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Northeast Georgia Health System settled with employees over meal break pay. This is how much the system is paying
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The Northeast Georgia Health System has reached a settlement with 40 respiratory therapists in a dispute over the deduction of meal periods from time worked, when employees said they didn’t always get time for a break.

NGHS will pay the respiratory therapists a total of $90,000 in the settlement reached Aug. 28  - $45,000 in back wages and $45,000 in liquidated damages. The health system will also pay $22,500 in attorney’s fees to the employee’s attorney’s office.

The complaint filed on April 24, 2018, alleged that NGHS automatically deducted a half-hour meal period from the employees’ hours worked each day, although employees said they did not always have the opportunity to take an uninterrupted lunch.

According to documents, however, NGHS denied Fair Labor Standards Act violations and stated that employees were required to take a 30-minute uninterrupted, unpaid meal break, and that policies and procedures were in place to ensure that employees would be able to take that meal period. Also according to NGHS, the employees were paid for their time worked if they ended up not taking a break.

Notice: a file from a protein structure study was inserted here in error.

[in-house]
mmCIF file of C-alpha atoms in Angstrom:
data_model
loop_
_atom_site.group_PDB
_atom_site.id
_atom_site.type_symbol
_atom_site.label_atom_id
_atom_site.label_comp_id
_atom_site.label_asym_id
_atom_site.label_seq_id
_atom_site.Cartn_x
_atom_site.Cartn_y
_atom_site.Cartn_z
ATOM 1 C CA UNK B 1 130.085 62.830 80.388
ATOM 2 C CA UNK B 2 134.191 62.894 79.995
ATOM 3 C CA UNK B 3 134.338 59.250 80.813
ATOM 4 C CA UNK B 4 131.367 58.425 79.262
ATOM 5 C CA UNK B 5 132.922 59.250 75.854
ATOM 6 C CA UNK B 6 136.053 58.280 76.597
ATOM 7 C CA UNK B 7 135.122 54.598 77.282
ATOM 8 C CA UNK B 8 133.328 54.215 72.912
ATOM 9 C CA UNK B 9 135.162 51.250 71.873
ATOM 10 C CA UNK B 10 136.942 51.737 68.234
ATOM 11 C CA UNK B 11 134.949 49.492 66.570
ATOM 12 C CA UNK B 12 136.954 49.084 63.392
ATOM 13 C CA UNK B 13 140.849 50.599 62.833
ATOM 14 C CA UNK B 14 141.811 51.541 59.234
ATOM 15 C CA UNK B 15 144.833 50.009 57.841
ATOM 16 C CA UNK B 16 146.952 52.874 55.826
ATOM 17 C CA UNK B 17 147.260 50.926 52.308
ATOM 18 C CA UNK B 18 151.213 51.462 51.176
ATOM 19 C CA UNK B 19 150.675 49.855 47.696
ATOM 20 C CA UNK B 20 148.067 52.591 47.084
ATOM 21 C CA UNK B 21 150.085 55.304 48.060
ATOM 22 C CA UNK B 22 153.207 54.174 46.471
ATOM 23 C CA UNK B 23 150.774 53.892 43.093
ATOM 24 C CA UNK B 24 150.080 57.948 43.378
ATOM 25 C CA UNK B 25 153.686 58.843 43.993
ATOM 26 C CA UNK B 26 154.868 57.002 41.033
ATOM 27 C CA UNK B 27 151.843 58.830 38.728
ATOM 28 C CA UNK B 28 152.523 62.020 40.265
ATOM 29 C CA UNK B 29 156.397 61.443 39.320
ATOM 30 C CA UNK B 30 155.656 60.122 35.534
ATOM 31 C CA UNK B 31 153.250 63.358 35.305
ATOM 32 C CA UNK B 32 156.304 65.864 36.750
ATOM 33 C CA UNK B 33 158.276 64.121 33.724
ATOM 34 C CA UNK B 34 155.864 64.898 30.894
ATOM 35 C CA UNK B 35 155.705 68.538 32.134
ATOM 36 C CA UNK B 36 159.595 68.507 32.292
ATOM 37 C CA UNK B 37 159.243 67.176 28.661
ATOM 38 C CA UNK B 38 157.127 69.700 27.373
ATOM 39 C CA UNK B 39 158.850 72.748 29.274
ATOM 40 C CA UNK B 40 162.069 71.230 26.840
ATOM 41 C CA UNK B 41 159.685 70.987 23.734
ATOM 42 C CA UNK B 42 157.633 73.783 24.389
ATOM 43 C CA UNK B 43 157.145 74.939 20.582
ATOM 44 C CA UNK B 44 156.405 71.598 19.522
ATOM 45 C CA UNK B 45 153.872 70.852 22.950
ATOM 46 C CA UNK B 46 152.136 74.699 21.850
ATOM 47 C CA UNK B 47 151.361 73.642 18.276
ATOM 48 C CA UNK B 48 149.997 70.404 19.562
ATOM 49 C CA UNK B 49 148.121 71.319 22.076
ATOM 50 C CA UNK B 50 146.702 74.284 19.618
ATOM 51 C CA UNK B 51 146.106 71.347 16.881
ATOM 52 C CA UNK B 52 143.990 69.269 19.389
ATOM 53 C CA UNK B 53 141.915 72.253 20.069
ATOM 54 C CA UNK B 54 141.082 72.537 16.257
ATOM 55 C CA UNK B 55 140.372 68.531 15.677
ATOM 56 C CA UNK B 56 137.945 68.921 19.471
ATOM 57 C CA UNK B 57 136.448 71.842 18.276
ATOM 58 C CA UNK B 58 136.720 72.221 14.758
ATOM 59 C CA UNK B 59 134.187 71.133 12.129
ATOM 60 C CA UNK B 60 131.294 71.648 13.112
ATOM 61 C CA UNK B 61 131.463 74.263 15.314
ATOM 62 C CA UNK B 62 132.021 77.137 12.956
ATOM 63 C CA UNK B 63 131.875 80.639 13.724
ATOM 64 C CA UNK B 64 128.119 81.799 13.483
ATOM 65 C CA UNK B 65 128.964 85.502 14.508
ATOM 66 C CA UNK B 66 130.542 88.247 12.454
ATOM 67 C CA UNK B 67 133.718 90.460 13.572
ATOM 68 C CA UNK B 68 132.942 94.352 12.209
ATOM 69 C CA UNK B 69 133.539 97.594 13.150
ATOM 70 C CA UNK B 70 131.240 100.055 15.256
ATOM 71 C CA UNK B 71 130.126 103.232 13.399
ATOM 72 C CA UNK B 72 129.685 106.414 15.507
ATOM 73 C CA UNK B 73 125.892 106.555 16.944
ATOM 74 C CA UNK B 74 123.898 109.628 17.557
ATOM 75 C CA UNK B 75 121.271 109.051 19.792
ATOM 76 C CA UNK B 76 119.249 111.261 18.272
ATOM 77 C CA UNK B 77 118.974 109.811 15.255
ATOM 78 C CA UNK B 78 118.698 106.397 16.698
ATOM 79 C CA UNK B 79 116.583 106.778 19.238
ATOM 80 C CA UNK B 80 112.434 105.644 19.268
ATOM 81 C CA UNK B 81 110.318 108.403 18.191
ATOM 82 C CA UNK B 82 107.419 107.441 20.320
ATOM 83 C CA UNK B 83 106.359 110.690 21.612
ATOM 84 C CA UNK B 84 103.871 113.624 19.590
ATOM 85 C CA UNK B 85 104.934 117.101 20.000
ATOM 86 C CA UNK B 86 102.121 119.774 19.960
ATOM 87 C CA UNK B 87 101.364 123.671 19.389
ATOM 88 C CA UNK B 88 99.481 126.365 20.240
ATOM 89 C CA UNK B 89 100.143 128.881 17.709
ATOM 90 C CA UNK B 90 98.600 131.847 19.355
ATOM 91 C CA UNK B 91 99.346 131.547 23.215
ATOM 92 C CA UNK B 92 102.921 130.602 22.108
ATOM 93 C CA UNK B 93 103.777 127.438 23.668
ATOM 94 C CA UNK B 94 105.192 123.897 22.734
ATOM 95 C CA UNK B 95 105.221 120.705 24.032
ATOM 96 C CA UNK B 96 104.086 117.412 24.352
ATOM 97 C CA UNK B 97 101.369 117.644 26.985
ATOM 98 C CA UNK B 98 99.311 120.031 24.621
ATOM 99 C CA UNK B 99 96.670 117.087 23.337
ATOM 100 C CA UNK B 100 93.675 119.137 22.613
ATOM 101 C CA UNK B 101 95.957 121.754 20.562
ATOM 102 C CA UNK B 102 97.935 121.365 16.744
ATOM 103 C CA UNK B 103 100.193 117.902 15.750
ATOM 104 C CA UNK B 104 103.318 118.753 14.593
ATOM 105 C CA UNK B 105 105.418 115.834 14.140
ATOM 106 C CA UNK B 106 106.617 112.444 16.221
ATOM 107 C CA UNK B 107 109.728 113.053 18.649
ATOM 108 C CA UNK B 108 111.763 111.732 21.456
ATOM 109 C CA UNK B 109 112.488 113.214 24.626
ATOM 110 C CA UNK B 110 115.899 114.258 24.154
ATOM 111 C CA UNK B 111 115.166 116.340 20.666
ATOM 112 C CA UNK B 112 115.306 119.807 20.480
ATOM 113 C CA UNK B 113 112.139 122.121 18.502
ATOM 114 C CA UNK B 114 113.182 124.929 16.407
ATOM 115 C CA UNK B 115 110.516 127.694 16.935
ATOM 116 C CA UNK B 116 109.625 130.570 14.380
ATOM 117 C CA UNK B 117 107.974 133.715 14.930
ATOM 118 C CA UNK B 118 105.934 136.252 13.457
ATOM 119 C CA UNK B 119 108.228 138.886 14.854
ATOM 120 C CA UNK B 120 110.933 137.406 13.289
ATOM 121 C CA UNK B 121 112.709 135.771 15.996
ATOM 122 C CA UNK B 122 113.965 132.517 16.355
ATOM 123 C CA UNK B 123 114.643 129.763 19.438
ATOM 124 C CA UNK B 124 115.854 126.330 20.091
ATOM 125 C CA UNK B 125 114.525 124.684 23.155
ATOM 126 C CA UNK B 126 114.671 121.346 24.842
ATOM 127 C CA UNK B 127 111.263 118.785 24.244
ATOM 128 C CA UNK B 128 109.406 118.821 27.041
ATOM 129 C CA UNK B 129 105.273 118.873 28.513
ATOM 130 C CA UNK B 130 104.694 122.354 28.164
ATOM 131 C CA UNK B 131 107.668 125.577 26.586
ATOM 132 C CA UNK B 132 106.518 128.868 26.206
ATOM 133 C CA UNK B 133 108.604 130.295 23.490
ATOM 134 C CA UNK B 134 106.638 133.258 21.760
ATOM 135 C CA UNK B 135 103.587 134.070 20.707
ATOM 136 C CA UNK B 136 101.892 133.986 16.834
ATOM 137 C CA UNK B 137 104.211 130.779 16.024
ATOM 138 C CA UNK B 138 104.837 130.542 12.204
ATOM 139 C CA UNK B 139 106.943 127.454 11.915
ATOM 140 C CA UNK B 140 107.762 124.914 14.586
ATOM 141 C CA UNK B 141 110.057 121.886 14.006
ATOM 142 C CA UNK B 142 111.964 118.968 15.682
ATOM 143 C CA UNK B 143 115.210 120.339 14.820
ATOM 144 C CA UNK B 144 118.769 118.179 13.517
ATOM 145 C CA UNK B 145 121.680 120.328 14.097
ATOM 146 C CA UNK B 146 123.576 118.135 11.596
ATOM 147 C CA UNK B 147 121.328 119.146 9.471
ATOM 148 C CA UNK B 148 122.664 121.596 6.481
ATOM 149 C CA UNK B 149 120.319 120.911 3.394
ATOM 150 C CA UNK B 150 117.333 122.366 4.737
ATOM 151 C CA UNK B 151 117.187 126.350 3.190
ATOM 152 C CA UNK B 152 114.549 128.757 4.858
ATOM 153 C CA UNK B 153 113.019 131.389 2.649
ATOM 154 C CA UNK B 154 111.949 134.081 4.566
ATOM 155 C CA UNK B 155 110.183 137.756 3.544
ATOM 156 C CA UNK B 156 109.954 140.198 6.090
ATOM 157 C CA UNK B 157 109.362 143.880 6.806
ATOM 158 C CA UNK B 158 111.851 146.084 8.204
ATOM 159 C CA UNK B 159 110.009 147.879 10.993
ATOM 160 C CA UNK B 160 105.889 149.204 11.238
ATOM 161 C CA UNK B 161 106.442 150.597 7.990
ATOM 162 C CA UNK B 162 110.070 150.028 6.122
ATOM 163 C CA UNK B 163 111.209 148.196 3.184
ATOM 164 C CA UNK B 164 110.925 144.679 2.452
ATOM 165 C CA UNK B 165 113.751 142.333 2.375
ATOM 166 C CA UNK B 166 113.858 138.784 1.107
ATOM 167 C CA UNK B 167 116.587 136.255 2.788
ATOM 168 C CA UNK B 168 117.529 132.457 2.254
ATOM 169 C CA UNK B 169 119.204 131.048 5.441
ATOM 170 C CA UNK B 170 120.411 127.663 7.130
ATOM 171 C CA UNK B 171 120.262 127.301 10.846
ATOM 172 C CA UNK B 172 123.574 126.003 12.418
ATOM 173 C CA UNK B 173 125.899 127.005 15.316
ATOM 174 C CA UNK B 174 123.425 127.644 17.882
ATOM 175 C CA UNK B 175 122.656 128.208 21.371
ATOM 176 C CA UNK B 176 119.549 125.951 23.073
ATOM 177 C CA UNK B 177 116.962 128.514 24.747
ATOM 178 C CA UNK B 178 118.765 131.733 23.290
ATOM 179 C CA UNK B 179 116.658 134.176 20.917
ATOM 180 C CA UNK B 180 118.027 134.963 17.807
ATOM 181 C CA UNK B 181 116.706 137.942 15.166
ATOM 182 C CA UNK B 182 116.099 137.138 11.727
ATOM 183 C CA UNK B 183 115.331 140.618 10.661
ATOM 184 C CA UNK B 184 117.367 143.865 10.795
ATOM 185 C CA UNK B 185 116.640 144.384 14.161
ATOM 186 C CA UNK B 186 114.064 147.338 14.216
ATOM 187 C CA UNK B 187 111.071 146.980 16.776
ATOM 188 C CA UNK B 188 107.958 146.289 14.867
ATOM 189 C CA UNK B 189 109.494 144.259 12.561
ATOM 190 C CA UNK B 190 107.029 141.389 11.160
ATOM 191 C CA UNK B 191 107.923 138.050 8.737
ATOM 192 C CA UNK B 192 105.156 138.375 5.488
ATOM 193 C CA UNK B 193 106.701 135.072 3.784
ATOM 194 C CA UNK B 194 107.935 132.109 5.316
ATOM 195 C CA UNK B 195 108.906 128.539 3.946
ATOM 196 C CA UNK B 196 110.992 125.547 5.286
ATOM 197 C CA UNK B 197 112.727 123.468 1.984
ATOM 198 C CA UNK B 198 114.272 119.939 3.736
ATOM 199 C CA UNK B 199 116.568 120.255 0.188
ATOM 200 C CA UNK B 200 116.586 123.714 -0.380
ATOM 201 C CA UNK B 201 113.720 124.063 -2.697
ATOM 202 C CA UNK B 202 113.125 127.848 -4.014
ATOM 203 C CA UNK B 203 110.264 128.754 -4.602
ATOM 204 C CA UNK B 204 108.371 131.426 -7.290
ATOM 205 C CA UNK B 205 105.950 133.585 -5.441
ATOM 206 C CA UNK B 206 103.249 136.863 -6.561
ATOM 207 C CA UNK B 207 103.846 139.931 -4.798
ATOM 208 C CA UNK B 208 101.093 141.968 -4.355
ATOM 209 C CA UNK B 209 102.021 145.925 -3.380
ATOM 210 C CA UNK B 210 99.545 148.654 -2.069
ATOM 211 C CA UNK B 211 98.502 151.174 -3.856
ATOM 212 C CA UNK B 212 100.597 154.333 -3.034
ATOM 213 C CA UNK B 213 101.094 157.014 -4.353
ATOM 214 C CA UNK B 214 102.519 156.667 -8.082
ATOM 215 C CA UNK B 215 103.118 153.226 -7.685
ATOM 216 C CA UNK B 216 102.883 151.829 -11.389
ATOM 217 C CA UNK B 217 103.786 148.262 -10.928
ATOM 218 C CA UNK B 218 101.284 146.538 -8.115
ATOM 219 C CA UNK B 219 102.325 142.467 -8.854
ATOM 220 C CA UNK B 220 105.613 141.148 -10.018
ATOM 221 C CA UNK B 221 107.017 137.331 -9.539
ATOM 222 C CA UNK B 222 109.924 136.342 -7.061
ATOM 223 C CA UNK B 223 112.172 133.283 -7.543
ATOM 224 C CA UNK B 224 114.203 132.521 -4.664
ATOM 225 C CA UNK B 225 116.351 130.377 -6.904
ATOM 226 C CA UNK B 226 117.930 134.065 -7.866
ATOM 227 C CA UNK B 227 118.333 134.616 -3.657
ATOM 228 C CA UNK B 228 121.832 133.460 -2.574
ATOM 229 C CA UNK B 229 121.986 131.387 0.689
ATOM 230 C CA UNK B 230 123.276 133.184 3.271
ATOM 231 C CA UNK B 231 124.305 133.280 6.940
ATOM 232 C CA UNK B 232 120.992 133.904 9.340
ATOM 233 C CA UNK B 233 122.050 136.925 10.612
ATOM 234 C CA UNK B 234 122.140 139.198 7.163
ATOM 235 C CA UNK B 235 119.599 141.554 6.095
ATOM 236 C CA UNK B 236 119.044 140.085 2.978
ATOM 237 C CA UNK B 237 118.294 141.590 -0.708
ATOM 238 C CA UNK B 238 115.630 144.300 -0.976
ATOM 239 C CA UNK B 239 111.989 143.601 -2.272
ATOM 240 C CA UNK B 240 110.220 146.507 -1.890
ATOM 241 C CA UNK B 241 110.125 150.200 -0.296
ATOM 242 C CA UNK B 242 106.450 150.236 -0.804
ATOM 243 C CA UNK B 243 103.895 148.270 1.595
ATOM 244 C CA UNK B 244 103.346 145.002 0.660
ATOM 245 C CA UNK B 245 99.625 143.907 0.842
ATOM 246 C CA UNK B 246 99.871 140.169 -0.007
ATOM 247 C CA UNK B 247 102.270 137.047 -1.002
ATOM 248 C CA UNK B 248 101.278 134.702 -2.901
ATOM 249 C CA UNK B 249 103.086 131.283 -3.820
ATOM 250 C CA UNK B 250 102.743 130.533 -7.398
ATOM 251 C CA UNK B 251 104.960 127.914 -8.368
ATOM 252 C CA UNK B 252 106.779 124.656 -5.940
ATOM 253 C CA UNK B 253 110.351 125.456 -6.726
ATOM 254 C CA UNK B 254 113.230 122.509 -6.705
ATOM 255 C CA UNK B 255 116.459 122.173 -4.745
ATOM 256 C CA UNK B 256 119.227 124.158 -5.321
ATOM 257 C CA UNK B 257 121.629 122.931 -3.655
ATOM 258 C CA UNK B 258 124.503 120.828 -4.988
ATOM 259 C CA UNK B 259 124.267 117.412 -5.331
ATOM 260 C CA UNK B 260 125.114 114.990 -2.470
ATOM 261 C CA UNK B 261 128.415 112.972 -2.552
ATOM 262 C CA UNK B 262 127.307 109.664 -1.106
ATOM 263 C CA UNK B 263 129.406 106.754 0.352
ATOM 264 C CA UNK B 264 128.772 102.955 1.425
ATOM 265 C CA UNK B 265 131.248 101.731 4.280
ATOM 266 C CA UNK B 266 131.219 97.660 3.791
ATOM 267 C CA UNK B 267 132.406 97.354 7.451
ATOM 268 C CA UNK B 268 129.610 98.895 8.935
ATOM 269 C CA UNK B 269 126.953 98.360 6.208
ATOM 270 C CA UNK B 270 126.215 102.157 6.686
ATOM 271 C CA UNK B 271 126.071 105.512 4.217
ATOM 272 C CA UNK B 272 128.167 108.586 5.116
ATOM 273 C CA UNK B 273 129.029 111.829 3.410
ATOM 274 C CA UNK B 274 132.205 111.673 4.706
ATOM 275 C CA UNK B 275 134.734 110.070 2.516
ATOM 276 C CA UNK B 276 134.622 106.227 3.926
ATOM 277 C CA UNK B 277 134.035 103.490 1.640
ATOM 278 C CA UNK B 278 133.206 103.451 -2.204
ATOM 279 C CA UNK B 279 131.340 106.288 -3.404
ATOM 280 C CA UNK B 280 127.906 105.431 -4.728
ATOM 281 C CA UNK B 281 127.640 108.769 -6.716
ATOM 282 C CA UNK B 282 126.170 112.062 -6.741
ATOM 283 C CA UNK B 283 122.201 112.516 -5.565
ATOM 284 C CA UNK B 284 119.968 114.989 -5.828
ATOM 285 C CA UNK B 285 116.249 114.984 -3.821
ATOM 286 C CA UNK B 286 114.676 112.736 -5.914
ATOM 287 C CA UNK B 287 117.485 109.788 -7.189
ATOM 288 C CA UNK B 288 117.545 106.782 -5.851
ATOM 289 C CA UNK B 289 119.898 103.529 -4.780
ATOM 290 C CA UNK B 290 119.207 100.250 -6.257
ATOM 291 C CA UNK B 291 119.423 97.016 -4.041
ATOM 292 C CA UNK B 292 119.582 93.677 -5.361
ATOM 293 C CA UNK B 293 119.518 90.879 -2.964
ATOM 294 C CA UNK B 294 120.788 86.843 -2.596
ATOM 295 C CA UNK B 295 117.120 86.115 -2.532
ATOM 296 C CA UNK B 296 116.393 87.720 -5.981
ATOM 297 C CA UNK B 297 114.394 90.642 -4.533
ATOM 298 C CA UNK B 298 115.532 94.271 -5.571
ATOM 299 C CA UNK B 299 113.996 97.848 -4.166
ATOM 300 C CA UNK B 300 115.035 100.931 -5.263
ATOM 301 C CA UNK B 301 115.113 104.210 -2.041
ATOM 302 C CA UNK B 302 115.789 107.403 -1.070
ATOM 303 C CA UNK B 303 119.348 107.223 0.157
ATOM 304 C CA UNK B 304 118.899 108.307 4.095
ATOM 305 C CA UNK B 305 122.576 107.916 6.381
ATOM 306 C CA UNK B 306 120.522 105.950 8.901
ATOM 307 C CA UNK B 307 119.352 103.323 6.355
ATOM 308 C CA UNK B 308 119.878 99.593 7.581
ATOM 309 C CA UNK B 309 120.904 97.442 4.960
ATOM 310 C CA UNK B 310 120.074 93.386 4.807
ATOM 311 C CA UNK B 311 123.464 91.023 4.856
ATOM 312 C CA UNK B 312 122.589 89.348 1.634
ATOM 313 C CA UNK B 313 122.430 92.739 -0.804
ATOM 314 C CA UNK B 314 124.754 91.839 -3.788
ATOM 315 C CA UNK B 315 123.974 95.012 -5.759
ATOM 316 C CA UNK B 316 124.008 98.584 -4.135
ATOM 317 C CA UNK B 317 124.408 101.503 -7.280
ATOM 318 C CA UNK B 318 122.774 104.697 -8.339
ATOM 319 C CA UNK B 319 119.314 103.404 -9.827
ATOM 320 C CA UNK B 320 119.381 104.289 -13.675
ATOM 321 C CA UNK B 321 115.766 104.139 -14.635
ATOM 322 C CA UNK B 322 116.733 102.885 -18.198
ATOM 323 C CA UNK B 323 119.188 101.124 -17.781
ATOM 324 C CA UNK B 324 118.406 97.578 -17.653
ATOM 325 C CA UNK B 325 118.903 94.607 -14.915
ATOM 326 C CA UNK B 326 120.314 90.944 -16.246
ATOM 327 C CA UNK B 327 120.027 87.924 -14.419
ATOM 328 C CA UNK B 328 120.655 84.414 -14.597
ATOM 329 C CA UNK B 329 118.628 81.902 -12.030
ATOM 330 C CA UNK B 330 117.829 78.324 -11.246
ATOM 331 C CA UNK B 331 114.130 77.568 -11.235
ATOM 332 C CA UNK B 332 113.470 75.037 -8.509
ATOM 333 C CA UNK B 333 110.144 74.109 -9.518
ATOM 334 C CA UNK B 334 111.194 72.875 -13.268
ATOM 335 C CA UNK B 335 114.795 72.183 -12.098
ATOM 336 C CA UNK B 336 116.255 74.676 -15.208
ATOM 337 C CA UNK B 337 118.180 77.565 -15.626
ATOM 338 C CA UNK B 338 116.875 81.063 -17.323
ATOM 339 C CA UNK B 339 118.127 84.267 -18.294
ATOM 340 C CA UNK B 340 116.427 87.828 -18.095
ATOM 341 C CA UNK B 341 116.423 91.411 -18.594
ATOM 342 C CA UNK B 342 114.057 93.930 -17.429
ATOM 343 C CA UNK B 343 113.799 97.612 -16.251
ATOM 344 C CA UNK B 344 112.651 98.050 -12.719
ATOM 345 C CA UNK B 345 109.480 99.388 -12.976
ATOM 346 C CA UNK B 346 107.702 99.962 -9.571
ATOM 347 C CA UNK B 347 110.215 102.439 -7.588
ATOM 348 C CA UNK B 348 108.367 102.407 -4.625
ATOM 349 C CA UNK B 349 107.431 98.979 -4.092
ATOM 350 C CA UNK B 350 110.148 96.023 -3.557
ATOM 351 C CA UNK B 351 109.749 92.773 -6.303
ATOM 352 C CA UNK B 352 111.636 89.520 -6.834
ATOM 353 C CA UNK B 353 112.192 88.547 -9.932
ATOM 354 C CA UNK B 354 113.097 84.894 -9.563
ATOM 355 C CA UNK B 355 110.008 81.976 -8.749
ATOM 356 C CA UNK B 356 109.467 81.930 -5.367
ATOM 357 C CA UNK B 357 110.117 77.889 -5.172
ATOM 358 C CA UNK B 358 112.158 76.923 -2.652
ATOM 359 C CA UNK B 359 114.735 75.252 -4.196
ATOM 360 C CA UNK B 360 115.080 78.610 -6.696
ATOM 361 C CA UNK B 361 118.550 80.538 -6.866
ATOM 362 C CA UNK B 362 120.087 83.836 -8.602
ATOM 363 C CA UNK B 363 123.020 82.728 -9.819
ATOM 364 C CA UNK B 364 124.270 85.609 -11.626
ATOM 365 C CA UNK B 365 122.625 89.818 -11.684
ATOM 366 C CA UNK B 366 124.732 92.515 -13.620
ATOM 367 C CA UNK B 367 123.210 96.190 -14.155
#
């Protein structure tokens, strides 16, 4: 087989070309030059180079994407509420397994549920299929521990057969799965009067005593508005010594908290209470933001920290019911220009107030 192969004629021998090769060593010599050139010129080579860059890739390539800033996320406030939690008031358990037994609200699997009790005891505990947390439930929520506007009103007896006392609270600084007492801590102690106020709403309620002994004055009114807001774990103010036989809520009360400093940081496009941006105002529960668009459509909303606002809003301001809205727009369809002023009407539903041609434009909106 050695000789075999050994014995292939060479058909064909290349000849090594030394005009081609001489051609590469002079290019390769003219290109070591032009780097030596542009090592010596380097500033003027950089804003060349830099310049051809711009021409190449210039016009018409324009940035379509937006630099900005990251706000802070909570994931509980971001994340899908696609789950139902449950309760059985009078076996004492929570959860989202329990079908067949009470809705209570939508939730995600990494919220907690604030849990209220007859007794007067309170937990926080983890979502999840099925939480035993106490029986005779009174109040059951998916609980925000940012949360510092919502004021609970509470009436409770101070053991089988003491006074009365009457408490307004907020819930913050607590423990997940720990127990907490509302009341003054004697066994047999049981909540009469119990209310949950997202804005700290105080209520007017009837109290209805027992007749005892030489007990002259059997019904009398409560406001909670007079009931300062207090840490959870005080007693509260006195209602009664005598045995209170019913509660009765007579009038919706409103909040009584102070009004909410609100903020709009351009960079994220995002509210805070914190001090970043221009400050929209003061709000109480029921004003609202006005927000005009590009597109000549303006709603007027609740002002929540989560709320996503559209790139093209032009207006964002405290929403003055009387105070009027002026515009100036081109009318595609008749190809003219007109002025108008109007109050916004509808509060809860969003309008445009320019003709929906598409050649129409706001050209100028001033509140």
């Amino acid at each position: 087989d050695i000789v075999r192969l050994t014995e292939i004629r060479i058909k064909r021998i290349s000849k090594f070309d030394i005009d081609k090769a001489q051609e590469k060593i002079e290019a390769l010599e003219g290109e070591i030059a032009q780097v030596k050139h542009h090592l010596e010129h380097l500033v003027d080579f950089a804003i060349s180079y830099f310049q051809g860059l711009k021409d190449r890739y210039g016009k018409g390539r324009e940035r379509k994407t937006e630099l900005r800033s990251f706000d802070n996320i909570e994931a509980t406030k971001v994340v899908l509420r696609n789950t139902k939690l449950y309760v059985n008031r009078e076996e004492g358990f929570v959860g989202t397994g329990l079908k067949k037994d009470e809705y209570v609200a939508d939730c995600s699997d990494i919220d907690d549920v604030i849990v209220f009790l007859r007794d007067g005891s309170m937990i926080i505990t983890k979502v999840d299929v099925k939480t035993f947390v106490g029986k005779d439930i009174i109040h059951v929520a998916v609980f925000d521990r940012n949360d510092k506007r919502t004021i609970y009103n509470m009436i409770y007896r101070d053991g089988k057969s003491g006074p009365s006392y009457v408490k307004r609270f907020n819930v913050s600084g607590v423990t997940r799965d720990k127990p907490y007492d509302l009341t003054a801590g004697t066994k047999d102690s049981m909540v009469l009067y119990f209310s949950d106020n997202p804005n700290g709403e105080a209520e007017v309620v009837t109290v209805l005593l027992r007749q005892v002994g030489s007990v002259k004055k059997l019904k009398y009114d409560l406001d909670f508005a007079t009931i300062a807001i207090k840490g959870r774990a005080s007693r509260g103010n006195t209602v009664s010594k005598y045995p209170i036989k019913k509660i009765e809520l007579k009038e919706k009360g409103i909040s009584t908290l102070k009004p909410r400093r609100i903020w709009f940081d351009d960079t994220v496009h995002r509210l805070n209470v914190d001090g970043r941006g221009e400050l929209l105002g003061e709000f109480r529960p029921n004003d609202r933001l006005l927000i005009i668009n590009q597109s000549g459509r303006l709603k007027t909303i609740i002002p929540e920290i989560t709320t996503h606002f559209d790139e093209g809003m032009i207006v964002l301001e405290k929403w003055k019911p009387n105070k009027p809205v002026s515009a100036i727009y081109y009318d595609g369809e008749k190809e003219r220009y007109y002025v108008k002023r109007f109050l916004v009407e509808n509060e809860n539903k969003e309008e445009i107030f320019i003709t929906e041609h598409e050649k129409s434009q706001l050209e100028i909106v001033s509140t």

NGHS spokesman Sean Couch said the lawsuit involved employees who carried a department-issued phone during their meal breaks.

“Although NGHS has a system in place to compensate employees when a meal break is interrupted, the lawsuit alleged that there were some interrupted breaks which were not properly accounted for,” Couch said in an email. “We’re pleased a settlement was reached that works for all parties, and our organization has worked to re-educate staff about timekeeping policies.”

Couch said that once an hourly employee works more than six hours during a shift, the timekeeping system automatically processes a 30-minute break for the employee. Employees review their time card at the end of each pay period, and if they were unable to take 30 minutes of uninterrupted meal time, they should indicate that so they can be paid accurately.

Upgrades to the timekeeping system that went active this year have improved the process, Couch said.

The employees’ attorney, Howard Slomka, said he was glad an agreement had been reached.

“I’m always satisfied when the two sides of a lawsuit are able to settle their differences. In this case, it’s always difficult working with hospital employees who by the nature of their work, have emergency situations that frequently pop up during meals and other break times,” Slomka said. “I’m pleased that lawsuits like ours bring this to the attention of the employers so that both sides can deal with it proactively in the future.”

 

 


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